In one corner there was a telegraphic machine, backed by a statue of Buddha. In the lap of the image there was a Siamese flute (the idol was off duty and under repair), and an electro-plated coffee-pot, which had evidently been forced into some unnatural use. There were also watch-tools, turning-lathes, and telescopes, guitars, tom-toms, fiddles, and hand-saws; while betel-nut boxes, swords, spears, and shoe-brushes, rifles, revolvers, windsor-soap, rat-paste, brass wire, and beer bottles, were mingled in heterogeneous confusion.

Rama IV, King Mongut, in royal attire on October 6, 1865. Photo by John Thomson. Courtesy of the Wellcome Library.

Rama IV, King Mongut, in Siamese regalia on October 6, 1865. Photo by John Thomson. Courtesy of the Wellcome Library.

Having photographed the king in two different attires – Siamese court robes and “a sort of French Field Marshal’s uniform” – Thomson was all the rage among the princelings, nobility, khunyings and assorted courtiers.

Rama IV, King of Siam, in European attire, 1865. Photo by John Thomson.

Rama IV, King of Siam, in European regalia, 1865. Photo by John Thomson.

The king invited him to attend the So-Kan or tonsure festival of the heir-apparent, Prince Chowfa Chulalongkorn, who “was deprived of the top-knot of his boyhood for the first time”.

Among the other photographs which I took on the spot, one represents his majesty as he receives his son and places him on his right hand, amid the simultaneous adoration of the prostrate host. Mrs. Leonowens, who ought to have known better, has made use of this photograph in a work on Siam which recently appeared under her name, and described it wrongly as ‘Receiving a Princess.’

Presentation of a prince (heir-apparent Prince Chula?) to Rama IV, 1856.

Presentation of a prince (heir-apparent Prince Chowfa Chulalongkorn?) to Rama IV, 1856.

Thomson witnessed a number of these topknot-cutting ceremonies performed with full Brahmanical rites. I attended a royal-sponsored rite of tonsure myself back in 1988, in the Brahmin temple near the Giant Swing. It’s a delightful ceremony. You can read about it here.

Siamese teenager with the traditional topknot. Attributed to John Thomson.

Siamese teenager with the traditional topknot. Attributed to John Thomson.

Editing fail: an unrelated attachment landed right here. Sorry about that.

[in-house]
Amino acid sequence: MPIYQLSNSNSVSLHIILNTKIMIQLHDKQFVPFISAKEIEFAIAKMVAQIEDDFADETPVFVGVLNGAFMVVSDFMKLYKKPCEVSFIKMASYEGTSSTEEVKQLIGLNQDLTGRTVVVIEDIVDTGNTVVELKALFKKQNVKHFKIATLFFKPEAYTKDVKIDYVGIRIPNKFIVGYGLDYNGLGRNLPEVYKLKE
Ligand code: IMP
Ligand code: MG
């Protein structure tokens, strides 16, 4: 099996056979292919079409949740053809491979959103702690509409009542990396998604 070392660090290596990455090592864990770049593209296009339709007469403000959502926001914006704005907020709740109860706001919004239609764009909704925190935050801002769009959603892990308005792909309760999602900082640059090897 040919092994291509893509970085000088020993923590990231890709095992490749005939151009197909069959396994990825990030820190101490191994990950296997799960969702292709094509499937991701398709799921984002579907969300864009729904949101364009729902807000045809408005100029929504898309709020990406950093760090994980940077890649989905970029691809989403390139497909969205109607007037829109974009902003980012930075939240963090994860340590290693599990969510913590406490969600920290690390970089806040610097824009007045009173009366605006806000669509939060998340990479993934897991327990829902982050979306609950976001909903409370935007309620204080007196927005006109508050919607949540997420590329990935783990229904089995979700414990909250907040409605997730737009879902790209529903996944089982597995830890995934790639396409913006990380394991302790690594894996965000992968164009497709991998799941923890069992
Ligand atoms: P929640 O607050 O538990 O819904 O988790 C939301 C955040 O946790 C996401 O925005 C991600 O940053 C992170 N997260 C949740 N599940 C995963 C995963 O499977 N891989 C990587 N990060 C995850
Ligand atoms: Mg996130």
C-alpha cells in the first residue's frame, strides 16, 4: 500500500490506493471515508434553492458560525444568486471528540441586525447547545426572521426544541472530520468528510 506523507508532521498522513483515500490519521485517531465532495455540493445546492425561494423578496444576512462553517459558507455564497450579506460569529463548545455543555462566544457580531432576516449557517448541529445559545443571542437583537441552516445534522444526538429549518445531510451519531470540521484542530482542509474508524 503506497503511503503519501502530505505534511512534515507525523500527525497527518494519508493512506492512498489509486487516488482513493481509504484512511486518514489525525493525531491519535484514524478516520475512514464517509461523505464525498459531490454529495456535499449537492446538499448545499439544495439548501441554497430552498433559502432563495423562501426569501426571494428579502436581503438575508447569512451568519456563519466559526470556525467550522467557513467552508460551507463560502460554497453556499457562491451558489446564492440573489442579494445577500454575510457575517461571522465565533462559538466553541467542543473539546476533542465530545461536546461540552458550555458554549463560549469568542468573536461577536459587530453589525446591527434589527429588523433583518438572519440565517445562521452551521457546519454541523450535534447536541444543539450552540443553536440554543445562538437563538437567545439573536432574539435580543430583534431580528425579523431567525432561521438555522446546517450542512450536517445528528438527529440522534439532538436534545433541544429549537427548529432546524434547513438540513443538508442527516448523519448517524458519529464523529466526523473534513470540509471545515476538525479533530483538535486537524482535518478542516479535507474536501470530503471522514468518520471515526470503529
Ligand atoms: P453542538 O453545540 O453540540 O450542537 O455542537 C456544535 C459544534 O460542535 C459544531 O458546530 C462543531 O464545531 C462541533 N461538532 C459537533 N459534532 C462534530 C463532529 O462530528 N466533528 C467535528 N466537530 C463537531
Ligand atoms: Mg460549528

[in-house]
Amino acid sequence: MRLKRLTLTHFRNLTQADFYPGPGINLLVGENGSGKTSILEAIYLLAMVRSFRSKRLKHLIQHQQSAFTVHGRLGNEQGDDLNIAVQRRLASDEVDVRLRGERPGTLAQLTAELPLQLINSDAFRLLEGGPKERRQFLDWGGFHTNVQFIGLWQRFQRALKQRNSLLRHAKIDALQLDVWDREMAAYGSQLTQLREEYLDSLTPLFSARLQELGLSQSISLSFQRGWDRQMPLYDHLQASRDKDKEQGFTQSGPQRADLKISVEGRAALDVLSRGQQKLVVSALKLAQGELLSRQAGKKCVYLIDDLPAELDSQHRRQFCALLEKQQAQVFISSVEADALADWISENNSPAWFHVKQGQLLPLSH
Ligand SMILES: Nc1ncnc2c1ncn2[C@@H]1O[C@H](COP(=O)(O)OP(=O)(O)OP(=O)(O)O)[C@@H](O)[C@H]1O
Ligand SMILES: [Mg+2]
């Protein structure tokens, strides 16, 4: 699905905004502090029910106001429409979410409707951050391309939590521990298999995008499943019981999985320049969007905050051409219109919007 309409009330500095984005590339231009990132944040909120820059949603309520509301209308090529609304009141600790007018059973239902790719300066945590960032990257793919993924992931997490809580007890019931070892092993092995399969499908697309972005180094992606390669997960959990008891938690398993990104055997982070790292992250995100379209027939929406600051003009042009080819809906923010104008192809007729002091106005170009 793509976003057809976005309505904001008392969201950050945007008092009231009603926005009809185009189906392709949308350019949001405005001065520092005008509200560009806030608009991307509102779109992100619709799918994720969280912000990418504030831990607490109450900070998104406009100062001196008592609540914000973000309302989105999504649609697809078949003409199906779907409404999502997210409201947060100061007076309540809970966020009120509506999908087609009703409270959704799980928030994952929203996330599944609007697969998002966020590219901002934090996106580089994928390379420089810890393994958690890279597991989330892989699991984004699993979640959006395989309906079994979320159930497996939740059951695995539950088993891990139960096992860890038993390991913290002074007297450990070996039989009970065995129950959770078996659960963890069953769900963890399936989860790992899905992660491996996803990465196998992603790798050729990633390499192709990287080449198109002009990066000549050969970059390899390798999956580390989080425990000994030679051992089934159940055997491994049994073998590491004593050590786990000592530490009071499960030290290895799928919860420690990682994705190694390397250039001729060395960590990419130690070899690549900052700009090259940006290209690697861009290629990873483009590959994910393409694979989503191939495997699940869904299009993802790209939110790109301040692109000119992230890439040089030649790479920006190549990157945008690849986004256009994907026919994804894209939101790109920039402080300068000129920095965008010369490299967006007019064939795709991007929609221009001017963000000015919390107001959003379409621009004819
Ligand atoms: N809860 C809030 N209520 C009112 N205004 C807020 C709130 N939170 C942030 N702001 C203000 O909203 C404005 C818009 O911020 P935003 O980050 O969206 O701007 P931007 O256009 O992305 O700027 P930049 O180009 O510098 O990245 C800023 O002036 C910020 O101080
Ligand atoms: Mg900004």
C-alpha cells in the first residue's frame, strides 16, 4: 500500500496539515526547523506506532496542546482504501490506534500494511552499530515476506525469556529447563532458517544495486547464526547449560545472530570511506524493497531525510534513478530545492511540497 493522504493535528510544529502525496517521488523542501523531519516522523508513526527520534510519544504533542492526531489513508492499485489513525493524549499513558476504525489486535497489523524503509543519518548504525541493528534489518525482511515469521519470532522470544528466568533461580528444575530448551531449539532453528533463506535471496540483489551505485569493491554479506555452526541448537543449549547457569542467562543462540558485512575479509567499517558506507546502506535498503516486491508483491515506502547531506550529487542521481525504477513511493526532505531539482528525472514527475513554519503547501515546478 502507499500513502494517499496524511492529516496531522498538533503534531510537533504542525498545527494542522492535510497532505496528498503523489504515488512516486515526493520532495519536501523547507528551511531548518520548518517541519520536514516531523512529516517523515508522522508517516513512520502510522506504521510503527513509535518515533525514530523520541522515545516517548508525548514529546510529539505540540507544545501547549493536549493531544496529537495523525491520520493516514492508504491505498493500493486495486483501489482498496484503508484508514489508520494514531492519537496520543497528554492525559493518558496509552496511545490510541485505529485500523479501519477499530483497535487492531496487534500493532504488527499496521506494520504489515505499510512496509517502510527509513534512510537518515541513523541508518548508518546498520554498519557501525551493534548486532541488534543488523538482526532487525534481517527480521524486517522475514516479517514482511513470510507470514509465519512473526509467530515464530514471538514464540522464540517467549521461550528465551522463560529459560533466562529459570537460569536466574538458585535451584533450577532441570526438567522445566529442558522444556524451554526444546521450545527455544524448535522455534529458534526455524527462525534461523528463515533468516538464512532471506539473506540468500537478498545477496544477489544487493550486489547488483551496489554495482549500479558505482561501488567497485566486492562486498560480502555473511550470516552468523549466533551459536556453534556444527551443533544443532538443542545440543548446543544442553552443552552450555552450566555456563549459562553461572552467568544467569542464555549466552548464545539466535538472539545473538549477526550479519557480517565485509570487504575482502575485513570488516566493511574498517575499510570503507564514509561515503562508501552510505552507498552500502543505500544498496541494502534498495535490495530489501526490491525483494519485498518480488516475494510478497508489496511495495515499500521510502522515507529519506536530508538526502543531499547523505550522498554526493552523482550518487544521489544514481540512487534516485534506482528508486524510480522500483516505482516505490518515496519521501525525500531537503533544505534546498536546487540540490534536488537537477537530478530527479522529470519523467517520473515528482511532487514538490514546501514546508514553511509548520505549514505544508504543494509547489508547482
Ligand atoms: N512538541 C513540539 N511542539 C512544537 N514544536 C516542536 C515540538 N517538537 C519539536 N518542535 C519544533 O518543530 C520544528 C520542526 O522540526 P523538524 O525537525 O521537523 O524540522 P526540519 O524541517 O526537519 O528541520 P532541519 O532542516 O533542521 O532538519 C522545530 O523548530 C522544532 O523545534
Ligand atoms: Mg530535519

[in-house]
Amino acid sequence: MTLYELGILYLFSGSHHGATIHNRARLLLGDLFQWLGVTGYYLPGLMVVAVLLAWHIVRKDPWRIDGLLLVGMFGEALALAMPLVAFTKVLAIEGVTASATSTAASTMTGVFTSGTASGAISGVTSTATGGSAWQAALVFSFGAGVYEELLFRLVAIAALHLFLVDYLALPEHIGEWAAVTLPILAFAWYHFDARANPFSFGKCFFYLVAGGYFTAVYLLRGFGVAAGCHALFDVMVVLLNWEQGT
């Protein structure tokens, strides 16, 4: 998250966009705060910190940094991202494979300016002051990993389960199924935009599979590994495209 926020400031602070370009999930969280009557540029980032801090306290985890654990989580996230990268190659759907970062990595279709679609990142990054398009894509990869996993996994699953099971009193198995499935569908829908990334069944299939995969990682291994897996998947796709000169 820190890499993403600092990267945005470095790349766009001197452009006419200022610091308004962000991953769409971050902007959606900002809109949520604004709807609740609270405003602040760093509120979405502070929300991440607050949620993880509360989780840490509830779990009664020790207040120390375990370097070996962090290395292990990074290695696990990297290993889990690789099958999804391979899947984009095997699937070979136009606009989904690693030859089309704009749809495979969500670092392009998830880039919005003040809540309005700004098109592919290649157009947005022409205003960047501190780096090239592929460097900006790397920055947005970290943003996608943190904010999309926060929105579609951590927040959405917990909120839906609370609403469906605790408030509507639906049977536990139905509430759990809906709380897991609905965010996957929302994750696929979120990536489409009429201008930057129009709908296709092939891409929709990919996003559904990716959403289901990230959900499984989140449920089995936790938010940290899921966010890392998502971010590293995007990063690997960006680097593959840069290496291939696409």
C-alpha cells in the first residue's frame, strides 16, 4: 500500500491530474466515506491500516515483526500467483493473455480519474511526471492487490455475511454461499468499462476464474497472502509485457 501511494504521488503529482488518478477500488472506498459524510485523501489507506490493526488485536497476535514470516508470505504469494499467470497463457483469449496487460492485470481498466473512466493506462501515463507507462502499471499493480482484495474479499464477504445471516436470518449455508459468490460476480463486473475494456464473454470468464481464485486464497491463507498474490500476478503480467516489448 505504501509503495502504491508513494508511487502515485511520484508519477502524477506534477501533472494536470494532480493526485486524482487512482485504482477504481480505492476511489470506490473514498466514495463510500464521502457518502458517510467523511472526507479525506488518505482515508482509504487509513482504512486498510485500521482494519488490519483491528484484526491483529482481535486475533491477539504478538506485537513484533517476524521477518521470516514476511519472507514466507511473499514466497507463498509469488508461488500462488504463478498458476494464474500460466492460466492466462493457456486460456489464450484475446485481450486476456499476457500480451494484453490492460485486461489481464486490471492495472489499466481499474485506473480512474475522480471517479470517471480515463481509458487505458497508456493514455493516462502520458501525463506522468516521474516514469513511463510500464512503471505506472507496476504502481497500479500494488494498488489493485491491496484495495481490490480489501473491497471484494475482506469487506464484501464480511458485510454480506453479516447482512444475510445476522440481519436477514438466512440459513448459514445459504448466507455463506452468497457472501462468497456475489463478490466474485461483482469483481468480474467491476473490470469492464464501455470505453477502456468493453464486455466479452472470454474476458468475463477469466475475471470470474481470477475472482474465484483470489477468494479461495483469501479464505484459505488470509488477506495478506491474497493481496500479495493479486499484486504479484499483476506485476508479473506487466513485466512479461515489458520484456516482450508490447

Thomson’s description of corruption in Siam reminds us that little has changed and that graft has deep roots.

I remember visiting a magistrate’s court in Bangkok, where a case of some importance was under investigation, and I noticed the same agencies at work there as in China, only that in the latter country the system of corruption is managed … with a degree of subtle polish and refinement.. the prisoners were shut up in a sort of cattle-pen in front, while their friends and supporters, laden with gifts of fruits, cakes, or other produce, crawled through the court in a continuous procession and presented their offerings for inspection as they passed the judge’s chair.

As I write, the former Prime Minister is being arraigned for ‘financial negligence’ by the current military regime. It’s a Siamese cat and mouse game.

thai00160

Wife of minister at the court of Siam, 1865.

L0055544 Brother of the 1st king, Siam, [Thailand]

Thomson travelled to Petchaburi, a town I have been in and out of for a quarter century now, and for which I retain a particular affection second only to Ratchaburi. I didn’t know that Petchaburi benefited from an injection of English town planning, as Thomson explains:

The chief town, unlike Bangkok, was mainly built on land, and in some parts bore quite an English look. Thus, there were rows of well-built brick cottages, and a stone bridge across the river, broad enough and strong enough to sustain the traffic even of a metropolitan thoroughfare. The builder of this new town was a very clever young noble, who had visited England with the Siamese embassy, and who, at the time of my visit, was the deputy-governor of Petchaburee.

I wonder what happened to that lovely English bridge and the stone it was made from. I suspect the coming of the railways did away with it.

The river and bridge at Petchaburi, 1857. Photo by John Thomson.

The river and bridge at Petchaburi, 1867. Photo by John Thomson.

Thomson went on to photograph Angkor Wat in Cambodia, China and the East End of London. He clearly had an observant eye, an affinity for kings and ordinary people alike, and a sharp technique. His Siamese photographs capture the country and its people as they were at the dawn of the modern world, as they will never be again.

The monk and the prince.

The monk and the prince.

Monks and novices.

Monks and temple boys.

A Siamese prince, heir-designate Prince Chowfa Chulalongkorn, 1865.

A Siamese prince, heir-designate Prince Chowfa Chulalongkorn, 1865.

Bauhaus & Art Deco Thailand: Karl Siegfried Döhring

Karl Siegfried Döhring (1879 – 1941) was a German architect, resident in Thailand, who designed a number of buildings with Art Deco or Bauhaus influence. I’ve long admired the palace he designed for King Chulalongkorn in Petchaburi, built between 1910 and 1916 in the Art Deco style. Sun coming through stained glass, putti with cornucopia, curved staircases and exquisite tiling make it wonderful to visit. You feel you’ve walked into turn-of-the-century Vienna transported to the tropics.

Phra Ram Ratchaniwet Palace in Petchaburi, architect Karl Siegfried Döhring 1910-1916

Phra Ram Ratchaniwet Palace in Petchaburi, architect Karl Siegfried Döhring 1910-1916